Billy Graham passed away today. Some may not be familiar with what he taught. He said, "I believe baptism is important, and I have been baptized. But I think we violate the Scriptures when we make baptism the prime requirement for salvation … Paul's central theme was Christ and His saving power. Although he spoke of baptism, he said: 'I thank God that I baptized none of you … lest any should say that I had baptized in mine own name' (I Corinthians 1:14-15)." And, "If baptism were a requirement for salvation, we would certainly say that. But you couldn't support that knowing, for example, that the thief on the cross had no opportunity for baptism or church membership. Yet on his confession, paradise was secured. Jesus said to him, 'Today shalt thou be with me in paradise' (Luke 23:43)."
In I Corinthians, Paul was not denying the essential nature of baptism. He was condemning disciples for aligning themselves with preachers. "Now I plead with you, brethren, by the name of our Lord Jesus Christ, that you all speak the same thing, and that there be no divisions among you, but that you be perfectly joined together in the same mind and in the same judgment. For it has been declared to me concerning you, my brethren, by those of Chloe's household, that there are contentions among you. Now I say this, that each of you says, 'I am of Paul,' or 'I am of Apollos,' or 'I am of Cephas,' or 'I am of Christ.' Is Christ divided? Was Paul crucified for you? Or were you baptized in the name of Paul?" (I Corinthians 1:10-13).
The same apostle Paul also wrote, "For you are all sons of God through faith in Christ Jesus. For as many of you as were baptized into Christ have put on Christ" (Galatians 3:26-27). Logically, if I haven't been baptized into Christ, I haven't put on Christ. And, "Or do you not know that as many of us as were baptized into Christ Jesus were baptized into His death? Therefore we were buried with Him through baptism into death, that just as Christ was raised from the dead by the glory of the Father, even so we also should walk in newness of life. For if we have been united together in the likeness of His death, certainly we also shall be in the likeness of His resurrection, knowing this, that our old man was crucified with Him, that the body of sin might be done away with, that we should no longer be slaves of sin. For he who has died has been freed from sin. Now if we died with Christ, we believe that we shall also live with Him, knowing that Christ, having been raised from the dead, dies no more. Death no longer has dominion over Him. For the death that He died, He died to sin once for all; but the life that He lives, He lives to God. Likewise you also, reckon yourselves to be dead indeed to sin, but alive to God in Christ Jesus our Lord" (Romans 6:3-11). We "walk in newness of life" when we rise from the waters of baptism. Can we do so without baptism? If so, what verse teaches that?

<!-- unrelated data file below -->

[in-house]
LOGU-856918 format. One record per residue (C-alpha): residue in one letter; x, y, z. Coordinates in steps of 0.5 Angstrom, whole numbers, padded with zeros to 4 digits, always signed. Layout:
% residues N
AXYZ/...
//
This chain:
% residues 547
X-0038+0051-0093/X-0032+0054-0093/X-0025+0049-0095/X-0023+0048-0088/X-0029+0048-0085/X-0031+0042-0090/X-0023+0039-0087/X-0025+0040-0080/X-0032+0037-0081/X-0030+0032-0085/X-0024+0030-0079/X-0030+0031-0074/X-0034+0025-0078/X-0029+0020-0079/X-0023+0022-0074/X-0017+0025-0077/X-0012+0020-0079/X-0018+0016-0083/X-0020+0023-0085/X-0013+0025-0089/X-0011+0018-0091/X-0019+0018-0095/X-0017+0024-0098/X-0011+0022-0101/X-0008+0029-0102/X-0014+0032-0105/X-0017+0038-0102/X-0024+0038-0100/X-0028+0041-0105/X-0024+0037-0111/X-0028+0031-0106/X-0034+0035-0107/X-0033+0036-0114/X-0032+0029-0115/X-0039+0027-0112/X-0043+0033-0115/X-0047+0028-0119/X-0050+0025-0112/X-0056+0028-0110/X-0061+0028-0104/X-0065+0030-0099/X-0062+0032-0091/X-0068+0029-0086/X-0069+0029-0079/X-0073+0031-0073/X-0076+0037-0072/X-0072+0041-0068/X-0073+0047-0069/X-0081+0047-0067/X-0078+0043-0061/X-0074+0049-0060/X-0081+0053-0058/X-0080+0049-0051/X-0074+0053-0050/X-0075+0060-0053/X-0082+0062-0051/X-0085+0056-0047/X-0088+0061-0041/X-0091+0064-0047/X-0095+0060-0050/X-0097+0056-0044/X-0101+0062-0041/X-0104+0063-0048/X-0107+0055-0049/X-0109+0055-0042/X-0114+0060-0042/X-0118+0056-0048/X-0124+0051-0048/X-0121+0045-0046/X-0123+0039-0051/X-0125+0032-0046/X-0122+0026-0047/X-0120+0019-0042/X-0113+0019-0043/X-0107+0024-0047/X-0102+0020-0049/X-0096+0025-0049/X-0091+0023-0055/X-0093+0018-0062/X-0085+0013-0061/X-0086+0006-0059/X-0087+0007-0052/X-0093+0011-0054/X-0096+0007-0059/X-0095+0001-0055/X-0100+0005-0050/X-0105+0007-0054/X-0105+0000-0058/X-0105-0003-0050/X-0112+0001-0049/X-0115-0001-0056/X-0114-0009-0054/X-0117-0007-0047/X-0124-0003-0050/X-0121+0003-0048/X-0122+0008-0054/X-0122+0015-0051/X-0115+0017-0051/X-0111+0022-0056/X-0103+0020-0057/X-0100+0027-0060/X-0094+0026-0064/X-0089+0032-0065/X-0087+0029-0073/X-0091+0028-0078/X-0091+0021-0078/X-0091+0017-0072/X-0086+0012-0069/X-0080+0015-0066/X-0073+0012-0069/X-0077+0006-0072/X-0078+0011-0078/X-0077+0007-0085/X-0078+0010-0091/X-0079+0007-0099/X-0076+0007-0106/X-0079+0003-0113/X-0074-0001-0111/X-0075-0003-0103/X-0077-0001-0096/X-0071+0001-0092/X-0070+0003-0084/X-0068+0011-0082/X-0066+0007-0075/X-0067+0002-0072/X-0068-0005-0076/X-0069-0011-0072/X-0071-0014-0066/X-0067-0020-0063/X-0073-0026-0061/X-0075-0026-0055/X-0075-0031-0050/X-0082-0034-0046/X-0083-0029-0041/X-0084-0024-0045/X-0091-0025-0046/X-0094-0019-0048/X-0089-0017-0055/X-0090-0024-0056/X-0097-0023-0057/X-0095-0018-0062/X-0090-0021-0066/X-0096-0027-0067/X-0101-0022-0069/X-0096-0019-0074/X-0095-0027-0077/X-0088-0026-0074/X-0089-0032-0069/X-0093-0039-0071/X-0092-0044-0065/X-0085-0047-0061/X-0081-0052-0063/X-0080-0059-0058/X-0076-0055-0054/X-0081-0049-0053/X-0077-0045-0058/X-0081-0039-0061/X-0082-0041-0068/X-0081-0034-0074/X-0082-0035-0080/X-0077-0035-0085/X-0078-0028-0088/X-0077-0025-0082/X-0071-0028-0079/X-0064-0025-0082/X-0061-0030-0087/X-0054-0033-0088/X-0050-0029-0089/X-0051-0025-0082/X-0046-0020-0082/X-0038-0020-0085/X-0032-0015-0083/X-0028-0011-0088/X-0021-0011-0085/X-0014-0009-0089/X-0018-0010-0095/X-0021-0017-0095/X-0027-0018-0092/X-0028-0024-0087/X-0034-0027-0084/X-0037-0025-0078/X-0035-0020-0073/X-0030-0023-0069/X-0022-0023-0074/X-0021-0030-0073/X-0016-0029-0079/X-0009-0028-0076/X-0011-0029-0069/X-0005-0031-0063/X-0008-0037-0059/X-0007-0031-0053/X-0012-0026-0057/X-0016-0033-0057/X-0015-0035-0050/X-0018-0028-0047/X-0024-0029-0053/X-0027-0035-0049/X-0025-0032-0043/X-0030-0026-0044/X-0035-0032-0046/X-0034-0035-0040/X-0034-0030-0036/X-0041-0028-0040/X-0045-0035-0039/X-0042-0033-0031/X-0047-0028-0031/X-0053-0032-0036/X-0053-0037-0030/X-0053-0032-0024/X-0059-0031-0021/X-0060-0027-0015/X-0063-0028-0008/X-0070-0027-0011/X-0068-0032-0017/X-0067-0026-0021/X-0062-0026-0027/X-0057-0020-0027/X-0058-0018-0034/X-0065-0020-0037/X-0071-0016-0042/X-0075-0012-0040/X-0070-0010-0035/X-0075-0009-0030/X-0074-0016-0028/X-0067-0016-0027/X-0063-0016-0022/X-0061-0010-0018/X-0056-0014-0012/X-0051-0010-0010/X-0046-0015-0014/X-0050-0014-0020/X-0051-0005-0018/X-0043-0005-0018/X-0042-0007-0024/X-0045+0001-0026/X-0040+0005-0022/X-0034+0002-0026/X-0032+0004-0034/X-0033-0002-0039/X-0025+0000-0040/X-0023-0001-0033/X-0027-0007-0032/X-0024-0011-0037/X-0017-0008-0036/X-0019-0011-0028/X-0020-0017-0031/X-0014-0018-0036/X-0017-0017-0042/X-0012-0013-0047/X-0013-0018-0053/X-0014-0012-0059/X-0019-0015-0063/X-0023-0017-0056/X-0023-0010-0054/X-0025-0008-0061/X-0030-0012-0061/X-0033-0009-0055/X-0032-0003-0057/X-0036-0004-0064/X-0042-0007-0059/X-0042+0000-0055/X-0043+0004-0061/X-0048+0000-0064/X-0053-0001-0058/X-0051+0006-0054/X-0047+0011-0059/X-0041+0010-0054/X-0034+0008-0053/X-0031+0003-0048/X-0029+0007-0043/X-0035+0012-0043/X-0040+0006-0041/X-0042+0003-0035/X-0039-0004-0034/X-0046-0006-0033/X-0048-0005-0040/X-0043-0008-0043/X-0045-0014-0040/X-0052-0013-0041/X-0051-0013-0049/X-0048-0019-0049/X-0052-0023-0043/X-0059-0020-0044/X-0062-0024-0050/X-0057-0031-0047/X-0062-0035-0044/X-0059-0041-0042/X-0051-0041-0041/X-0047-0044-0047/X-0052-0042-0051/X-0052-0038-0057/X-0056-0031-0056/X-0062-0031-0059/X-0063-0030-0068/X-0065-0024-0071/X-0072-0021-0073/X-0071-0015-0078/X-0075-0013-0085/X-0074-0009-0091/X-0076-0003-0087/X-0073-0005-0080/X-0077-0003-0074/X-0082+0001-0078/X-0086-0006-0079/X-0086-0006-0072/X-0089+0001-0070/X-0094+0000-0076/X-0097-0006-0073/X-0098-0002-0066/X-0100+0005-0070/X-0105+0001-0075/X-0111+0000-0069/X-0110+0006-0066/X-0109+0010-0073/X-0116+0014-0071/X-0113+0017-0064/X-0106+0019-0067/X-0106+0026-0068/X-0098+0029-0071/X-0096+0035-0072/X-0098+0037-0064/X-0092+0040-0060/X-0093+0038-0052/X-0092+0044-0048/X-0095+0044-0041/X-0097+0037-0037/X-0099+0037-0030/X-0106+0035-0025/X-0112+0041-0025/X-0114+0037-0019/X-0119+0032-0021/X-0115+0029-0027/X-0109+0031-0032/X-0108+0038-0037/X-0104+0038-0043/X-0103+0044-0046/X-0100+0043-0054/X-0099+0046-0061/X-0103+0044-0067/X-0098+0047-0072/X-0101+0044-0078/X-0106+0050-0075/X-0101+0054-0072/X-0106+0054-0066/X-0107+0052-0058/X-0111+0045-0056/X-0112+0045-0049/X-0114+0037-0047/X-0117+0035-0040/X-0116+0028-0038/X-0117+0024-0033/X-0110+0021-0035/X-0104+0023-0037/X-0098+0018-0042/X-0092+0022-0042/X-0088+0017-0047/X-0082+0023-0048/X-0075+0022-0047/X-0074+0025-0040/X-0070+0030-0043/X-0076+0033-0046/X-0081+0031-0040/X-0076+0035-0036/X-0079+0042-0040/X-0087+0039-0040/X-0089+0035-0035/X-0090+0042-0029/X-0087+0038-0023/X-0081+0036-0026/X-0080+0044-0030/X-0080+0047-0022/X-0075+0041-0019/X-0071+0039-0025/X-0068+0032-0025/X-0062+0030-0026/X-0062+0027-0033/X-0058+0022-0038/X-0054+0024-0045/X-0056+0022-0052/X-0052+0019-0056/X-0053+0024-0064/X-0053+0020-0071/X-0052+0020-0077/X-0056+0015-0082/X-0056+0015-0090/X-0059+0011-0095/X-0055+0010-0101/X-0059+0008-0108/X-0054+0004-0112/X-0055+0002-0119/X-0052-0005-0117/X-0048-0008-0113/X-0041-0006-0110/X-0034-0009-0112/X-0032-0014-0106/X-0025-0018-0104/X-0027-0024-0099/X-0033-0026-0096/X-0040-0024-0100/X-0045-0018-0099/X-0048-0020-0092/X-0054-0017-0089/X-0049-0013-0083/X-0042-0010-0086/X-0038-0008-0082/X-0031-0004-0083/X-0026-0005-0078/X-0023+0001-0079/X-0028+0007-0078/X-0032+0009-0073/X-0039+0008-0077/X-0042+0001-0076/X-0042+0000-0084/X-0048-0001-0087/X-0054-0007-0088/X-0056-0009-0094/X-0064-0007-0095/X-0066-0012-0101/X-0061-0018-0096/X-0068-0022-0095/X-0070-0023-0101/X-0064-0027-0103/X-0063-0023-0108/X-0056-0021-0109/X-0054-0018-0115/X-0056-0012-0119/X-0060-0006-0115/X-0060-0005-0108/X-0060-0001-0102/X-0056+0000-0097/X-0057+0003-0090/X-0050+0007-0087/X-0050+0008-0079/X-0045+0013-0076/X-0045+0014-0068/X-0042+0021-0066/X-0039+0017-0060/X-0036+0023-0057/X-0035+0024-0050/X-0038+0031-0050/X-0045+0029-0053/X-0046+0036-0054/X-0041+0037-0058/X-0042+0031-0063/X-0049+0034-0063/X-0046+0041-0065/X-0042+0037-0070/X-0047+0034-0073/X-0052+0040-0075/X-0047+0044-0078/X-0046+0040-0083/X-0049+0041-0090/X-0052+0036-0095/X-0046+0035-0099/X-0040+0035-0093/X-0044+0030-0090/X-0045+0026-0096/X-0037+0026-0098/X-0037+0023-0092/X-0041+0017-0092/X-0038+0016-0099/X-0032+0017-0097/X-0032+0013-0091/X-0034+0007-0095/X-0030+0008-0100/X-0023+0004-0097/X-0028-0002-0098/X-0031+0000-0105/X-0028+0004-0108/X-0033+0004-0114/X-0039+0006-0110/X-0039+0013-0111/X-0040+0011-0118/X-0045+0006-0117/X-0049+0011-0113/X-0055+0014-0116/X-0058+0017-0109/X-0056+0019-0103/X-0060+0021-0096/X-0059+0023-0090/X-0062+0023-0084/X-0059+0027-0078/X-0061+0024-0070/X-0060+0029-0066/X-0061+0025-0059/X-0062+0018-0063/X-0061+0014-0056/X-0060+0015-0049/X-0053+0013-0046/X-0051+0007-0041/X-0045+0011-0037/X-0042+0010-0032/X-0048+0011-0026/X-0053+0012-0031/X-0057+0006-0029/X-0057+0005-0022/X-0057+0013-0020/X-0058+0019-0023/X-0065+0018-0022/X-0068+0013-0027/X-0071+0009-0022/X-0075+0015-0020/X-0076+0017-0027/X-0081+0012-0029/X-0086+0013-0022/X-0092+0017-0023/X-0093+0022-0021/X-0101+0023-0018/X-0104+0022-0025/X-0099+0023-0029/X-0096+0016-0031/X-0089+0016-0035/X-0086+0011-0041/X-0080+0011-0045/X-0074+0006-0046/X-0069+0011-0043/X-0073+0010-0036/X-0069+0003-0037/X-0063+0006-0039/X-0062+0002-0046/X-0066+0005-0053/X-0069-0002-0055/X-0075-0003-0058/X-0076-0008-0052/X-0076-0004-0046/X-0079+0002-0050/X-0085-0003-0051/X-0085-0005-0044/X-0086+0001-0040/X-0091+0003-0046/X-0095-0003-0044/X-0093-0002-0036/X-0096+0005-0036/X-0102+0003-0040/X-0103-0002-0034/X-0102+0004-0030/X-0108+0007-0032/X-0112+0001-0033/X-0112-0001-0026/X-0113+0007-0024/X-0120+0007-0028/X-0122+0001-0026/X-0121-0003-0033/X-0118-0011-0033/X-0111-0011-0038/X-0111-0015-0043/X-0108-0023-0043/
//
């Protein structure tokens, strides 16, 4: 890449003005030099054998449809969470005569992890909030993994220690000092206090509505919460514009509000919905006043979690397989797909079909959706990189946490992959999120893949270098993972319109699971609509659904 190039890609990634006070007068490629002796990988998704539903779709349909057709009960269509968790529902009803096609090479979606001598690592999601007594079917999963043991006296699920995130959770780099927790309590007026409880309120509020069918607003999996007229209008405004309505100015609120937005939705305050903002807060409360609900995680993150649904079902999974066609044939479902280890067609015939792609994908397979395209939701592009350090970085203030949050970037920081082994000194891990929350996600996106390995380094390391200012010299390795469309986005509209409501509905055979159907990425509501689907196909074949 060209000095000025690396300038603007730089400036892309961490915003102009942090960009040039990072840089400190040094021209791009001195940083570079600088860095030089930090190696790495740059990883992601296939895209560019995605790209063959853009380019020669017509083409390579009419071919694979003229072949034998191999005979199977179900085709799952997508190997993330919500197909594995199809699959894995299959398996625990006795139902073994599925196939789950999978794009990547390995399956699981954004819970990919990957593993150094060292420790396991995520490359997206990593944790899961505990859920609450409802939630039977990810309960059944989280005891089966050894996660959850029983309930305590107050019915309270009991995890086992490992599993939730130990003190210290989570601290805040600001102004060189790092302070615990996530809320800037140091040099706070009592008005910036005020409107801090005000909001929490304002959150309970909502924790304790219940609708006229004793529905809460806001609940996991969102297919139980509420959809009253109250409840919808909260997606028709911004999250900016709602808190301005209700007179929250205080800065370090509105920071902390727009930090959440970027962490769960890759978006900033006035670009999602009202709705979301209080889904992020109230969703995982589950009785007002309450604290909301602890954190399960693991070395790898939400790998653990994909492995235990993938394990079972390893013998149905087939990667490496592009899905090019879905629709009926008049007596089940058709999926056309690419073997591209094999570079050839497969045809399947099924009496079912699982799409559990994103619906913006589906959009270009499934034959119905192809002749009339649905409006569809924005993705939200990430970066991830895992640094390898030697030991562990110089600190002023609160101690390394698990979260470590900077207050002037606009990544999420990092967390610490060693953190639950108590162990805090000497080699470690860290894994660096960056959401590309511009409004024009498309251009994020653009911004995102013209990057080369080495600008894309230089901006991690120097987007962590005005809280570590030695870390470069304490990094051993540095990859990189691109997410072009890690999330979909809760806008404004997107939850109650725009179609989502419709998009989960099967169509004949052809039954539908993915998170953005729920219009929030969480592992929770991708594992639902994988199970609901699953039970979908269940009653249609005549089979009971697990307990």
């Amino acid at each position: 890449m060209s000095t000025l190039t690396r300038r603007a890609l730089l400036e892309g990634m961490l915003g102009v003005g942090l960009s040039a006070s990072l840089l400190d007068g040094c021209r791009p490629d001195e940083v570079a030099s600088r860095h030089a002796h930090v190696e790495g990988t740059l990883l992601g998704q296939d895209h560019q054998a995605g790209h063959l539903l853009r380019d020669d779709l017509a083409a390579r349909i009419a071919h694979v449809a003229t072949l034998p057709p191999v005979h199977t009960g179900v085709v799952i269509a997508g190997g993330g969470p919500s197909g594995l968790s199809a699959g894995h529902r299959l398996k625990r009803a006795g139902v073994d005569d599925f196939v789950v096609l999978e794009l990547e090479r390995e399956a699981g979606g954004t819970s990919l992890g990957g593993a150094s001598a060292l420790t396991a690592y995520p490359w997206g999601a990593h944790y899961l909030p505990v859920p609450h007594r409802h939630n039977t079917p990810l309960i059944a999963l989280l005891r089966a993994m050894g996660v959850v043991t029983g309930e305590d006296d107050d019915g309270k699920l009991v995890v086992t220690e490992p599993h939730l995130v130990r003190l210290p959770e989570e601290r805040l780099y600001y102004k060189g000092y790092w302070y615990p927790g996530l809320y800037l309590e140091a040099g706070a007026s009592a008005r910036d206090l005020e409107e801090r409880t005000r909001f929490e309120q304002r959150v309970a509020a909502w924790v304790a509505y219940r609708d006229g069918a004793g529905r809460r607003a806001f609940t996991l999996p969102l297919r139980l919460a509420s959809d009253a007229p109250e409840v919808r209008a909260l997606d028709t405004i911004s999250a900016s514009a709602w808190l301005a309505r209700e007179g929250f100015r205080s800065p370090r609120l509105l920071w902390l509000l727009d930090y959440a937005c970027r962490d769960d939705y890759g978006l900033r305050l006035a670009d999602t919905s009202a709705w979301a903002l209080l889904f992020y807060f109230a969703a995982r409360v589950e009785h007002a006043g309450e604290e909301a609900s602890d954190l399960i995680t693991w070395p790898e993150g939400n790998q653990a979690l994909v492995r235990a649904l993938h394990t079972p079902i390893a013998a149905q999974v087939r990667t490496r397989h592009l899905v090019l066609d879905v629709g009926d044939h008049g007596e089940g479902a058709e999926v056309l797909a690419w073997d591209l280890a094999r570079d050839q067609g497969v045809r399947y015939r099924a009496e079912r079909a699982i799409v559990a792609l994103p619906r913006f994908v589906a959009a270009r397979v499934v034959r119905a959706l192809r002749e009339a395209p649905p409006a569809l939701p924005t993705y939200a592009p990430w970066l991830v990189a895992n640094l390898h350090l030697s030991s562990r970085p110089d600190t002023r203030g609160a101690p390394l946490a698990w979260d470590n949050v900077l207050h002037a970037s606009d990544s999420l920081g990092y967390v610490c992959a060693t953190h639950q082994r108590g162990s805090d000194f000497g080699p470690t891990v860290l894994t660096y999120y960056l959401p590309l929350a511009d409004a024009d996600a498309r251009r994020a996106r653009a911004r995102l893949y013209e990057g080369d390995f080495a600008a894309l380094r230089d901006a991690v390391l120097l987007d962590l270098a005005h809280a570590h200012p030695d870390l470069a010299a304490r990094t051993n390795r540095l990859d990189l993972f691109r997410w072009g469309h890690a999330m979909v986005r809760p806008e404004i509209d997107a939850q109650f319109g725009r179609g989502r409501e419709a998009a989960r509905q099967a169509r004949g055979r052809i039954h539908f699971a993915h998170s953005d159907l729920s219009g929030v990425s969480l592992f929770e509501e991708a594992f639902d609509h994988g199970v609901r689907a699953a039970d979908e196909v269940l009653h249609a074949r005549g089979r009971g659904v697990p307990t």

This is in perfect keeping with the words of Jesus: "And He said to them, "Go into all the world and preach the gospel to every creature. 'He who believes and is baptized will be saved; but he who does not believe will be condemned.'" (Mark 16:15-16).
Elsewhere in the New Testament, we read, "There is also an antitype which now saves us — baptism (not the removal of the filth of the flesh, but the answer of a good conscience toward God), through the resurrection of Jesus Christ" (I Peter 3:21). This is as straightforward a passage as can be found, baptism is the point at which we are saved. Not just simple belief, which Mr. Graham taught, for "even the demons believe — and tremble" (James 2:19). Ananias told Saul of Tarsus: "And now why are you waiting? Arise and be baptized, and wash away your sins, calling on the name of the Lord" (Acts 22:16). Baptism washes away sin.
As to the thief on the cross, he lived under the Law of Moses, where baptism was not a requirement. Remember, baptism represents the death, burial, and resurrection of the old man. It is our baptism in water that connects us to the death, burial, and resurrection of Christ (Romans 6:3-11). Jesus had not died, been buried, or resurrected at that point. So, Jesus could say to him that he would be in paradise. But under the Law of Christ, in Acts 2, the requirements changed, and baptism became necessary.
One gets a very different picture of baptism than that painted by Mr. Graham when all of the New Testament's teaching is considered. The "faith only" doctrine that he taught is denied by scripture, "You see then that a man is justified by works, and not by faith only" (James 2:24—the only place in the Bible where "faith only" is found).